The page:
Thursday, May 23, 2024

Ask Minnesotans about the state’s official flag, and prepare for a crush of critiques.

Start with legibility. Viewed from afar, it is difficult to make sense of the jumble of dates, stars and the state slogan, in French, which rings the centerpiece image.

Aesthetically, it is, well, not a marvel, many a Minnesotan will tell you, with Midwestern restraint.

Zoom in on the scene depicted at the core, which happens to be the state seal, to understand why a lawmaker who led the latest effort to retire the flag calls it “a cluttered genocidal mess.”

In the foreground is a pioneer using a plow next to a tree stump, which features a rifle and an ax. Behind him is a Native American man on horseback, spear in hand, riding beside a sunset.

“It’s literally a Native person being driven off their land,” said Lt. Gov. Peggy Flanagan, a Democrat, who is a member of the White Earth Band of Ojibwe and has refused, on principle, to use the state flag or seal in official correspondence and paperwork. “It’s horrific.”

Within months, it will likely become a relic.

A commission the State Legislature appointed this year to design a new flag recently unveiled six finalists after considering more than 2,100 submissions. The commission also solicited sketches for a new seal, and earlier this week selected a finalist, which features a loon, the state bird. The current seal was adopted in 1858, the year Minnesota became a state.

The closely watched and much-debated contest for a new flag and seal has been at once a soul-searching exercise for Minnesotans and an effort to spruce up the image of a state known for plentiful lakes, cruel winters and supersized annual summer fair.

“We’re dealing with ostensibly six million or so different opinions about what constitutes home and distilling the concept of home for that many different people,” said Todd Pitman, 39, a graphic designer who, along with his father, sketched one of the designs that is a final contender. “That’s a task.

The plan to replace the flag has faced a measure of resistance. Some lawmakers have asserted that the scene in the seal should not be construed as racist. Farmers have voiced concern that the new designs fail to pay homage to the state’s agriculture sector.

The State Emblems Redesign Commission, which is chaired by the Minneapolis-based artist Luis Fitch, provided detailed guidance for submissions. Entries needed to be simple, easy to recognize, free of lettering and “represent Minnesota’s enduring values and aspirations, emphasizing inclusivity and unity.”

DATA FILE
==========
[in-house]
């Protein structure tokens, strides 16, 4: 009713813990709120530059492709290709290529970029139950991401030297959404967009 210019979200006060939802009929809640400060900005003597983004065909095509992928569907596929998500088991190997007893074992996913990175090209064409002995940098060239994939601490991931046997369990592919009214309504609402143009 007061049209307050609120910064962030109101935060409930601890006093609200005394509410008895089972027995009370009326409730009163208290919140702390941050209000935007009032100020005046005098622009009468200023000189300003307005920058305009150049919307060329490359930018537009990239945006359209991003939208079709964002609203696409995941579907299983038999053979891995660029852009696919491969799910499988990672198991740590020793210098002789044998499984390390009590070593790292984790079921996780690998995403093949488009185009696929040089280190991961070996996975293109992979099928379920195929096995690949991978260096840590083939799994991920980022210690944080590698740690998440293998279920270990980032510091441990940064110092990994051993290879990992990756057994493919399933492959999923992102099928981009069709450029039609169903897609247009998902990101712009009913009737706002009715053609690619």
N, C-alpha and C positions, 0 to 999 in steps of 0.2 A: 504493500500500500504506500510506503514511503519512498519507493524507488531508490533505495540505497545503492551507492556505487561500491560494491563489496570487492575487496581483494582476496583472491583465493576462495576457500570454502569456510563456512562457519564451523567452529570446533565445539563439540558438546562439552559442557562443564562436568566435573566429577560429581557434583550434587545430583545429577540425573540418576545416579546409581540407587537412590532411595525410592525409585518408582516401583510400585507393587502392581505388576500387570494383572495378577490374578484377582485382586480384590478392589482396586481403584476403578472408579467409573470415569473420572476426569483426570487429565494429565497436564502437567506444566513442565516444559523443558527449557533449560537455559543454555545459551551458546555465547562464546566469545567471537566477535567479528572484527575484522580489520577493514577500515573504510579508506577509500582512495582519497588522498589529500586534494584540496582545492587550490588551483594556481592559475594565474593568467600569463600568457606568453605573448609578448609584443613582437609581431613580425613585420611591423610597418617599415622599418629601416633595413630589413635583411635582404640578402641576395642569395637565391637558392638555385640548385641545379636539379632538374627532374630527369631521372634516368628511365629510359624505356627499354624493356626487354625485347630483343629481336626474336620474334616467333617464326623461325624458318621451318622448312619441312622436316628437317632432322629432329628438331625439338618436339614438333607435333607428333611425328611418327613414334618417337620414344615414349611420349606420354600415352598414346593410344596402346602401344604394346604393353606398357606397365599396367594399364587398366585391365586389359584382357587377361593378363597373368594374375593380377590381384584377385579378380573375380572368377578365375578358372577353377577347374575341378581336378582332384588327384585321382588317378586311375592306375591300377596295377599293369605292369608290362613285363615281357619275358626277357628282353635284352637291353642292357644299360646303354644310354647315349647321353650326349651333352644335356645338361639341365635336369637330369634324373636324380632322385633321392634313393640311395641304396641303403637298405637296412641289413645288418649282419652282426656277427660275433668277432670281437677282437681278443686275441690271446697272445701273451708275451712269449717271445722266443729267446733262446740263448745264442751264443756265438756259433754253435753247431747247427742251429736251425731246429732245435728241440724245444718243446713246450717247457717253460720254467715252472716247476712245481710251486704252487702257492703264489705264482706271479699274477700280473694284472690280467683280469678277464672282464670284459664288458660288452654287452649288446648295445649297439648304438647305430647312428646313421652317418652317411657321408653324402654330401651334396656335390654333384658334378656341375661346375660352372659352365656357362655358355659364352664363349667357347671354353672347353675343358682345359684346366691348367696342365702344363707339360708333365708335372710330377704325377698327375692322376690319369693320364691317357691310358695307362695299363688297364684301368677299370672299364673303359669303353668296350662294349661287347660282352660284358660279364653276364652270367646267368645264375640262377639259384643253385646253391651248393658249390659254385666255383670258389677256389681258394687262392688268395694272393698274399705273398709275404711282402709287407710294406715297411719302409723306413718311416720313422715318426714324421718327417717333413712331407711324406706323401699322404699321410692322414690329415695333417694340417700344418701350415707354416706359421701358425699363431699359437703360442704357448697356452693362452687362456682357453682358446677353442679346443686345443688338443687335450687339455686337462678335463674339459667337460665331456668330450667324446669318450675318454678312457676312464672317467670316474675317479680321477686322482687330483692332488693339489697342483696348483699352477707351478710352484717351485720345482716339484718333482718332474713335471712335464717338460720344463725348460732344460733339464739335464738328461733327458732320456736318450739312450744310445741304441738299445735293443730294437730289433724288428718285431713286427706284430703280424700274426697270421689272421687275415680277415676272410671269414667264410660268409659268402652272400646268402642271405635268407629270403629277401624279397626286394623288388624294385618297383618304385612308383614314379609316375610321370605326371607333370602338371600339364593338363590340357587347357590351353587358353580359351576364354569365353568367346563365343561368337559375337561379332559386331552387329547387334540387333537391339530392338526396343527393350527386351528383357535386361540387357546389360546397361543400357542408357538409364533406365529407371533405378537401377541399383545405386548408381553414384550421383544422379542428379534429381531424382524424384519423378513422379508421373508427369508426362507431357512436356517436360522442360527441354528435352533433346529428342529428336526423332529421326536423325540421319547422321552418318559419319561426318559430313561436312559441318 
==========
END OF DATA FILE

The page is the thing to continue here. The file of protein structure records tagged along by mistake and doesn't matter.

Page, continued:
Minnesotans, known for civic engagement, produced more than 2,600 submissions.

A great many featured loons, which turned out to be a losing strategy since not one of the flag designs featuring birds was among the finalists. Some were rendered by children — we hope? — with crayons. Submission F156, a vertical photo of a Labrador retriever on a grassy field, got much love on the internet. Snowflakes abounded, as did renderings of the state motto, “L’etoile du Nord” — the North Star.

Sarah Agaton Howes, 47, an artist from the Fond du Lac Reservation in northern Minnesota, said she appreciated the humor and chatter the flag overhaul has sparked. But she said she sketched her design — which is among the finalists — with a heavy heart. Her children, she said in an interview, recoil at the sight of the current flag.

“Pledging allegiance to a flag that has hurt us is not something I’m willing to do,” she said. “Those images and what they trigger in our memory is really powerful.”

Since the finalists were unveiled in November, members of the flag redesign commission have received more than 15,000 comments, and debate about the designs has raged online. The commission must submit a finalist to the governor and Legislature by Jan. 1. The new flag is expected to make its debut on May 11, Minnesota’s 166th birthday, unless state legislators object.

Brandon Hundt, 40, a St. Paul-based designer whose submission made the final six, said he hoped the new flag will do more than retire an emblem that is loathed by many Minnesotans. He said he drew his inspiration from flags like New Mexico’s, which are simple and widely recognized.

“Minnesotans haven’t had a single symbol that represents the state,” he said. “Whichever flag is chosen could become really iconic and transform how we see ourselves, visually, as a state.”

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